Connect four wire appliance to three wire outlet.

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  #1  
Old 12-28-05, 08:32 AM
jules55
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Question Connect four wire appliance to three wire outlet.

I have a four wire stove top that I need to connect to a outlet that has only three wires. My house was built in 1956 but I think the electrical system was updated because the panel has breakers and there is a wire running from the meter to two spikes in the ground. How do I connect this appliance? Thanks.
 
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  #2  
Old 12-28-05, 08:36 AM
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This is possibly the most frequently asked question, so a search will bring lots of results. But to summarize: MOST ( not necessarily ALL ) stoves may connected either with a 3 wire or 4 wire cord. The installation instructions for the stove will have clear instructions on how to connect the 3 wire cord and what to do with the chassis ground. If necessary, contact your appliance manufacturer......most will have instruction manuals available online.
 
  #3  
Old 12-28-05, 09:20 AM
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You must first identify the type of cable that terminates in the outlet-box. IF the cable is either an Armored metallic cable, or a non-metallic cable with 3 insulated conductors and a bare Grounding-conductor, then the Green Equiptment Grounding Condutor in the appliance lead connects to either the metallic suface of the outlet box for Armored Cable, or to the bare Grounding-condutor for a non-metallic cable.

I suggests you investigate this, and "submit a report" on what you have determined.

Good Luck, & Learn & Enjoy from the Experience!!!!!!!!!
 
  #4  
Old 12-28-05, 09:38 AM
jules55
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Lost

Wow, now I'm really lost. The three cables coming from the outlet are one red one white and one black. Does that help?
 
  #5  
Old 12-28-05, 10:01 AM
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From the 1940s until 1996, in an effort to save wire (metal for the war?), stoves circuits were wired with only three wires. This meant that one wire needed to serve as both neutral and ground. This isn't the safest thing in the world, but it's not too dangerous because not much on a stove used the neutral. In 1996, the code-making committee decided to end this compromise and require four wires, so that stoves could have a separate neutral and ground. This meant that the chassis of the stove was no longer connected to a current-carrying conductor. This is clearly good.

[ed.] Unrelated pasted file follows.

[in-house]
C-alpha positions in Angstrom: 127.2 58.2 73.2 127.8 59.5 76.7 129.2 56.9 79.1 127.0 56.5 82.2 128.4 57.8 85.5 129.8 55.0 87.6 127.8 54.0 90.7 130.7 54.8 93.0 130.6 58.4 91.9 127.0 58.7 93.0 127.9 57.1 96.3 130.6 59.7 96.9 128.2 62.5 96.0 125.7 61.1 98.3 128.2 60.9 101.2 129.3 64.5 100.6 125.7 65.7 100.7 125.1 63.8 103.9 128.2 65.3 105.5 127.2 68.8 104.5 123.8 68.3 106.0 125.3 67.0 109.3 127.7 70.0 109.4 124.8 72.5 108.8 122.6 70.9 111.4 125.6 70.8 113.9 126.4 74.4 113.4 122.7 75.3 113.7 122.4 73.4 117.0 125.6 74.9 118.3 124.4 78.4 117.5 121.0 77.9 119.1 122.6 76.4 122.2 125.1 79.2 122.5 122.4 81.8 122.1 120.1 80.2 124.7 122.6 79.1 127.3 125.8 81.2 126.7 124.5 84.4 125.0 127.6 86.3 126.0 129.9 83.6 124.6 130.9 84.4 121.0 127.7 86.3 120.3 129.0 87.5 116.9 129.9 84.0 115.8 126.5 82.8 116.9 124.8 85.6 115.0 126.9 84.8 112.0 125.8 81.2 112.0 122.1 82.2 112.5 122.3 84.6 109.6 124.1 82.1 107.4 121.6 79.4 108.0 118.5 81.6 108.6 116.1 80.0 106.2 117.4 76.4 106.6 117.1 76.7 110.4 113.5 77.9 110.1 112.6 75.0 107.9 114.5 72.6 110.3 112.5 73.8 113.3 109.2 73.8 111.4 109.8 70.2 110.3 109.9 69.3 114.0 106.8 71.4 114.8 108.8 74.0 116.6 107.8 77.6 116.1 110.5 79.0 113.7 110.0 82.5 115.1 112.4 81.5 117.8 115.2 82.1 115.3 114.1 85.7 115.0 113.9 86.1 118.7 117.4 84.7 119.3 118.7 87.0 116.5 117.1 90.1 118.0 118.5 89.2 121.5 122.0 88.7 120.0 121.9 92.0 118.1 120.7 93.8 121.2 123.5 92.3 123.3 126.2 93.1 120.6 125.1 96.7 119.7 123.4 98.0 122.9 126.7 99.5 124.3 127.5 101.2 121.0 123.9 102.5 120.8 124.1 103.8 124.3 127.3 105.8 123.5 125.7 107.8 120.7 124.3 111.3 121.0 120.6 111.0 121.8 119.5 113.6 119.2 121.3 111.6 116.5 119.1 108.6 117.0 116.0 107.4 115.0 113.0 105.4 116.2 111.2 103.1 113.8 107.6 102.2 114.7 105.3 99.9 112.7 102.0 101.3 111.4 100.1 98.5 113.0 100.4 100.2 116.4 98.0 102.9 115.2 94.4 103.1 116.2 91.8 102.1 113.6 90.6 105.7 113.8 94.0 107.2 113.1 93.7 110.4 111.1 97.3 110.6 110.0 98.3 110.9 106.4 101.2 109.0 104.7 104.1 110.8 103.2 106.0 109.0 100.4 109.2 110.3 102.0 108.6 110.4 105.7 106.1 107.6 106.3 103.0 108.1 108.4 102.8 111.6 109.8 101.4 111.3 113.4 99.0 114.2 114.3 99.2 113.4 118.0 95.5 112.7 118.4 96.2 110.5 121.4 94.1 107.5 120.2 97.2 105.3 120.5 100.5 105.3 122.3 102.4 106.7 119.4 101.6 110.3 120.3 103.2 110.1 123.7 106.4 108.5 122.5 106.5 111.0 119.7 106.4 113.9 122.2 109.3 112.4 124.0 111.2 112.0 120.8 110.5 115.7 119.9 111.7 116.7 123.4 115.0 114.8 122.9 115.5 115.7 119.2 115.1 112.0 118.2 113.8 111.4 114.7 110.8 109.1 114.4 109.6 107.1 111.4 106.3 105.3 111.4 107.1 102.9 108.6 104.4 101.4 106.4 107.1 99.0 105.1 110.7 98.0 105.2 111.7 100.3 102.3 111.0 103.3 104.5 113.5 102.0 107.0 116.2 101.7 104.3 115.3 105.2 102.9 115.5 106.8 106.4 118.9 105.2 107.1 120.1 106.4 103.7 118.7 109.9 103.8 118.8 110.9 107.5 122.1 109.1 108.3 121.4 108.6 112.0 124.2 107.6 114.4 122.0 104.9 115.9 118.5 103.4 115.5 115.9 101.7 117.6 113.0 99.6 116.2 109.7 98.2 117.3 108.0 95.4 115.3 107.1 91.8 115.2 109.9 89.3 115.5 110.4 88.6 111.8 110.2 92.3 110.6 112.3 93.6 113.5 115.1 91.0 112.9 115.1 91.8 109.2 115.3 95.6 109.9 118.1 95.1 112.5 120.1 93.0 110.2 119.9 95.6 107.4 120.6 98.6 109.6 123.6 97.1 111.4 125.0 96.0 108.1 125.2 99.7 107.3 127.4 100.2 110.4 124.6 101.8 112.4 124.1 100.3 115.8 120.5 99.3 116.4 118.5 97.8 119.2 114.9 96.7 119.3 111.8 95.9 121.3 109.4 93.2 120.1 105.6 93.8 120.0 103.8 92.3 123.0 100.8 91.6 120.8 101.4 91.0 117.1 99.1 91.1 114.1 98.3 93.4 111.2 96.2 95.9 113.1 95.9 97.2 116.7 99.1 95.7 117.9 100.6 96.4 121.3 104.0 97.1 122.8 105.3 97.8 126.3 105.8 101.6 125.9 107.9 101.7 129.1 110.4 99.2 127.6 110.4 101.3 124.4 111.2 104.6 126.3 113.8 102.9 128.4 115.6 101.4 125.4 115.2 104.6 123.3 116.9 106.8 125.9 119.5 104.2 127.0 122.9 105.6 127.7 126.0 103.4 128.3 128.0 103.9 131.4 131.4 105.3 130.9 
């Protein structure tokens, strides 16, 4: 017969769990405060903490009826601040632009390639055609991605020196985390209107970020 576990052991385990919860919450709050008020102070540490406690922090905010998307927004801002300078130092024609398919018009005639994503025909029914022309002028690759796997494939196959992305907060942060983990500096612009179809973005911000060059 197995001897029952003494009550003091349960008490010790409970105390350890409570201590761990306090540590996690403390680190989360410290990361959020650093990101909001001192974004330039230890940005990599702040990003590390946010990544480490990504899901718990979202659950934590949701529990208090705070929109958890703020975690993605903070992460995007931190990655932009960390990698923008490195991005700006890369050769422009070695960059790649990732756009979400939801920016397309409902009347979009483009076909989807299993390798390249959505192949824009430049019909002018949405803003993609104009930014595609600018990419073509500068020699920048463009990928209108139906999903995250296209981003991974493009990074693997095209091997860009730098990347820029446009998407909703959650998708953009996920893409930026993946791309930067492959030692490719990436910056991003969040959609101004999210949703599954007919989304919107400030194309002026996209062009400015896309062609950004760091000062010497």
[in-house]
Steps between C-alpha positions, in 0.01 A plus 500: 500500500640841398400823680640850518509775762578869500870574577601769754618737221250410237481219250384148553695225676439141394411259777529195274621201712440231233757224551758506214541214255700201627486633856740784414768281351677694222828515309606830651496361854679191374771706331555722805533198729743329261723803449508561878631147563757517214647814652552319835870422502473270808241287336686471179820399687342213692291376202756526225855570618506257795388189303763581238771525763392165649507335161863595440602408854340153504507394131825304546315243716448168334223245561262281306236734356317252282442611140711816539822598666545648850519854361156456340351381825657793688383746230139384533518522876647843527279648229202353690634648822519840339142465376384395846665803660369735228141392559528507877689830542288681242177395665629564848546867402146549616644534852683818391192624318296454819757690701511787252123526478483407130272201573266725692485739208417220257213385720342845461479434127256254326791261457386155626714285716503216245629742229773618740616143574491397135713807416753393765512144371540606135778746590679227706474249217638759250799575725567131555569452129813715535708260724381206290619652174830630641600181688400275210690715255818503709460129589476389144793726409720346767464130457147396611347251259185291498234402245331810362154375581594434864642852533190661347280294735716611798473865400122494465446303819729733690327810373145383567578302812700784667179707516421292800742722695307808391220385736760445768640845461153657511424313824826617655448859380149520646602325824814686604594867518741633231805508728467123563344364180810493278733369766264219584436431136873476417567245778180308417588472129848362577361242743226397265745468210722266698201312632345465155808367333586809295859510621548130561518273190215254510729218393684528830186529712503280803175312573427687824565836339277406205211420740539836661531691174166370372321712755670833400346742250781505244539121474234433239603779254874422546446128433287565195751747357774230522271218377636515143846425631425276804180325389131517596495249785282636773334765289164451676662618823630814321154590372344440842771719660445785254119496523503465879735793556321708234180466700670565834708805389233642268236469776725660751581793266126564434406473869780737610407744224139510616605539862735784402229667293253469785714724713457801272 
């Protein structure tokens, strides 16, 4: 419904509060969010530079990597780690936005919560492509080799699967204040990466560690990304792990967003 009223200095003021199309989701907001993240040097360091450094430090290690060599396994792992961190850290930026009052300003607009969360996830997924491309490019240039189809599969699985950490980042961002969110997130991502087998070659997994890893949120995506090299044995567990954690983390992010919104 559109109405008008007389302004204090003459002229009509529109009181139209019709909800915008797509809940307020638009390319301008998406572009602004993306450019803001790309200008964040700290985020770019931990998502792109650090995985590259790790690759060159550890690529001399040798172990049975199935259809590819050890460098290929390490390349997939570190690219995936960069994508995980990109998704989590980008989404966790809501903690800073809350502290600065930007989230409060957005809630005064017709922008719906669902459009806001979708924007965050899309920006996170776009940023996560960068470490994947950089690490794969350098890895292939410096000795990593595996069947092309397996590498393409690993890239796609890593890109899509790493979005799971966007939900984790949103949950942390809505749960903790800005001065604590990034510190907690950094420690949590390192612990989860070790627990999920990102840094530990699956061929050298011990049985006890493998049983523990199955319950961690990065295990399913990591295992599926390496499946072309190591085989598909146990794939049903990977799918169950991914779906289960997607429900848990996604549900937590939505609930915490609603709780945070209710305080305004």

However, like all electrical codes, they are not retroactive. The vast majority of homes in this country were built before 1996, so they typically only have three wires running to the stove. Code allows you to continue to use this, but newer stoves are wired in such a manner to allow connection in either pre-1996 homes or post-1996 homes. The installation instructions for these stoves cover both cases.

Do you have the installation instructions for your stove?

What PATTBAA has asked is not about the wires. We know that there are only three. But what he wants to know is what is around the wires. Is it a metal jacket (either rigid or flexible), or is it some kind of plastic jacket?
 
  #6  
Old 12-28-05, 11:50 AM
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The CABLE could either be a metallic cable which encloses 3 insulated conductors ( "wires") , terminating in a metallic outlet-box, or a non-metallic cable with 3 insulated conductors and a bare Grounding-conductor.

So please try to determine, if possible, the type of CABLE that encloses the individual conductors, and the type of outlet-box.If necessary, check at the panel from where the cable extends to the applaice conection-point. I presume you can identify a metallic outlet-box.

Good Luck!!!
 
  #7  
Old 12-29-05, 06:30 PM
jules55
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Red face

First thanks for all your help. The outlet box is metallic and the three wires coming from it is copper enclosed in plastic. An electrician told me to connect the two whites (neutrals) together and the green ground to the metallic box but the directions state to connect the two neutrals and the ground together and then connect them to the metallic box. The electrician said if I do that I would get some back flow on the neutral and the metallic box. Thanks again.
 
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